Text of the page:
A teenager in your town commits suicide. You edit a hyperlocal news site covering a lot of police news. Should you report it? Should you publish the name?
A janitor at police headquarters gets fired because you quoted her criticizing the police chief. Are you to blame – and how far should you go in helping her win her job back?
A candidate who didn’t buy ads on your website accuses you of bias towards a candidate who did. How do you respond?
You’re covering a small-town council meeting and in the middle of a lively debate the speaker turns to you and says, “What do you think we should do?”
The pioneers of the new local news online space grapple with tensions between running a business and serving the public, telling collective truths and protecting individual privacy, witnessing events and advocating causes. But on the web, they’re operating with fewer traditions and rules and more confusingly blurred boundaries.
Local news organizations have faced painful questions like these as long as there has been pavement to pound. But the rise of a new wave of independent local news websites has seeded journalism’s ethical minefield with a variety of novel pitfalls as well.
Like their predecessors at small community newspapers, the pioneers of the new local news online space grapple with tensions between running a business and serving the public, telling collective truths and protecting individual privacy, witnessing events and advocating causes. But on the web, they’re operating with fewer traditions and rules and more confusingly blurred boundaries. Their creators usually embrace most of the traditional ideals of professional journalism, but they are far more permeable to their readers, who can use the two-way medium to respond, contribute and criticize.
Often, these new online news organizations are as much a participant in the community’s story as they are its chronicler. “The difference between a very local community site like this and a metro daily is that we are writing this for the community, and we live here,” says David Boraks, founder of North Carolina’s DavidsonNews.net. “So we’re doing it for the community, it’s not about the community so that outsiders can know what’s going on here. That’s a subtle distinction, but it makes a major difference when you’re out there gathering news.”
However close to its community a local news site might be, its reports can be borne by the Internet far beyond the edge of town – and thanks to the power of search engines, its work won’t vanish into last week’s recycling pile. These factors place new spins on old assumptions about journalism ethics and reawaken dormant arguments on fresh turf.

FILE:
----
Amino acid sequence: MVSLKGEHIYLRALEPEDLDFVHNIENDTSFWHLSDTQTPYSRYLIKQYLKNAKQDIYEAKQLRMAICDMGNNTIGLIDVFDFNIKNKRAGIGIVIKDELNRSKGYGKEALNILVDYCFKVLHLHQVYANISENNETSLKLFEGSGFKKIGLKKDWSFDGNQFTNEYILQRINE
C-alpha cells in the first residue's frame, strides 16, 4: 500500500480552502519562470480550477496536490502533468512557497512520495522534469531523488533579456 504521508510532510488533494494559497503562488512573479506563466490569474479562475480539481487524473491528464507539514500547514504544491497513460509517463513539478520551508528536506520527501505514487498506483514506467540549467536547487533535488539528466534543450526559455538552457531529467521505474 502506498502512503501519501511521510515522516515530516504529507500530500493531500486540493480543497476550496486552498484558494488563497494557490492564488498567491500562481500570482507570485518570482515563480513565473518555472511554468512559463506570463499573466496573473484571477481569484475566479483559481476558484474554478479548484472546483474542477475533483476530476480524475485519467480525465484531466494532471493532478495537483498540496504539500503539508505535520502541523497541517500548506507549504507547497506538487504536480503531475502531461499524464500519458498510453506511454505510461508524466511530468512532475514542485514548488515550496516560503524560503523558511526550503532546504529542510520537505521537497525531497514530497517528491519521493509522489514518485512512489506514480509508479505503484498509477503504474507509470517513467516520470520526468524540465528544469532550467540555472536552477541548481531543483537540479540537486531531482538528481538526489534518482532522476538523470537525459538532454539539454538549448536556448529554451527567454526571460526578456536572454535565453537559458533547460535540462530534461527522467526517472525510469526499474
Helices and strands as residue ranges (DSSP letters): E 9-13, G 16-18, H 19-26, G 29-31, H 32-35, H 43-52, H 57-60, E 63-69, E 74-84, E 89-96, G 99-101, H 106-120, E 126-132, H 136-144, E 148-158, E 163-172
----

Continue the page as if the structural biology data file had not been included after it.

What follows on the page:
As the landscape of local news online today changes under our feet, we set out to chart how the publishers, editors and reporters shaping it are finding their ethical bearings.
As the landscape of local news online today changes under our feet, we set out to chart how the publishers, editors and reporters shaping it are finding their ethical bearings. We conducted in-depth interviews with site founders and ethics experts to try to unearth some close-to-ground-level stories and derive some higher-level principles.
The organizations covering local communities online today run a wide gamut: from nonprofit to commercial, one-person shops to dozens-strong teams, and village-sized readerships to metropolitan audiences. That means, inevitably, that there are few bedrock rules or universally agreed-upon practices, and there’s more seat-of-the-pants improvisation than carefully mulled decision-making. Written ethics policies of any kind are scarce – either because the newsrooms are simply too small, or editors believe that no formal policy can guide them well through the wilderness of problems that can come up.
We asked local news site editors and entrepreneurs where they saw ethical dilemmas most often crop up. Some topics that are staples in this field, like plagiarism, didn’t enter the picture much. Other areas where practices in traditional newsrooms are well-defined, like the editorial/advertising divide, turned out to be full of uncertainties and questions.
We’ve divided up our research by topic, and let the interviewees speak in their own voices about what ethical problems trouble them and how they’ve tried to handle them responsibly. In some cases we’ve also turned to a handful of experts on journalism ethics to offer their perspective. (Our transcripts have been lightly edited and trimmed.)
One we talked to, Donald Heider, the dean of the School of Communications at Loyola University in Chicago and founder of its Center for Digital Ethics and Policy, drew a useful distinction. In a 2005 paper written with two colleagues, Heider described journalists’ self-image as a public watchdog sometimes conflicting with the public’s desire for the press to serve in a different role – as a “good neighbor.”
“You found that tension a lot in the small-town papers and neighborhood suburban papers,” Heider says. “Because they know everyone and they’re dependent on advertising from everyone, and so they want to be a good neighbor, they want to be the place where the community goes and feels safe. And yet at the same time, a big question is, are they going to ask the hard questions and do the hard stories?”
The tension between these roles can be confounding, but community papers have often been able to manage it well, and local news sites can, too, Heider says: “The way it usually plays out is, you give somebody a black eye and they’re mad at you for a few days or a few weeks. But they get what you’re doing overall, eventually, if you’re fair. If you’re tough on everybody. And you always give them a chance to respond.”
– By Scott Rosenberg